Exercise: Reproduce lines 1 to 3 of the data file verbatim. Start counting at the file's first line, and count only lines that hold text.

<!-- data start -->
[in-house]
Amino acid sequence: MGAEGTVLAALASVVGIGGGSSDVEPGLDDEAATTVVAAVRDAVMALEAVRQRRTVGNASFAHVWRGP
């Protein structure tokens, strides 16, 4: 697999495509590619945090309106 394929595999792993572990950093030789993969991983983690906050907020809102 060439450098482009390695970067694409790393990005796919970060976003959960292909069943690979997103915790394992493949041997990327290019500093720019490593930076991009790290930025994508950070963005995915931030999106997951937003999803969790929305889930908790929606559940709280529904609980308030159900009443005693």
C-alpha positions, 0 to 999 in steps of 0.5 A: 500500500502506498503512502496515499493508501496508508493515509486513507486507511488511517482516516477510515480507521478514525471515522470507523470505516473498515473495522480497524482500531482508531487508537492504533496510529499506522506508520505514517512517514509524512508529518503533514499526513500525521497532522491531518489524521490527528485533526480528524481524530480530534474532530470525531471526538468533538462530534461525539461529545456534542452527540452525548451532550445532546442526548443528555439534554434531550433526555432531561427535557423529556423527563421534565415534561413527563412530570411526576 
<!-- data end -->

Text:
[in-house]
Amino acid sequence: MGAEGTVLAALASVVGIGGGSSDVEPGLDDEAATTVVAAVRDAVMALEAVRQRRTVGNASFAHVWRGP
């Protein structure tokens, strides 16, 4: 697999495509590619945090309106 394929595999792993572990950093030789993969991983983690906050907020809102 060439450098482009390695970067694409790393990005796919970060976003959960292909069943690979997103915790394992493949041997990327290019500093720019490593930076991009790290930025994508950070963005995915931030999106997951937003999803969790929305889930908790929606559940709280529904609980308030159900009443005693």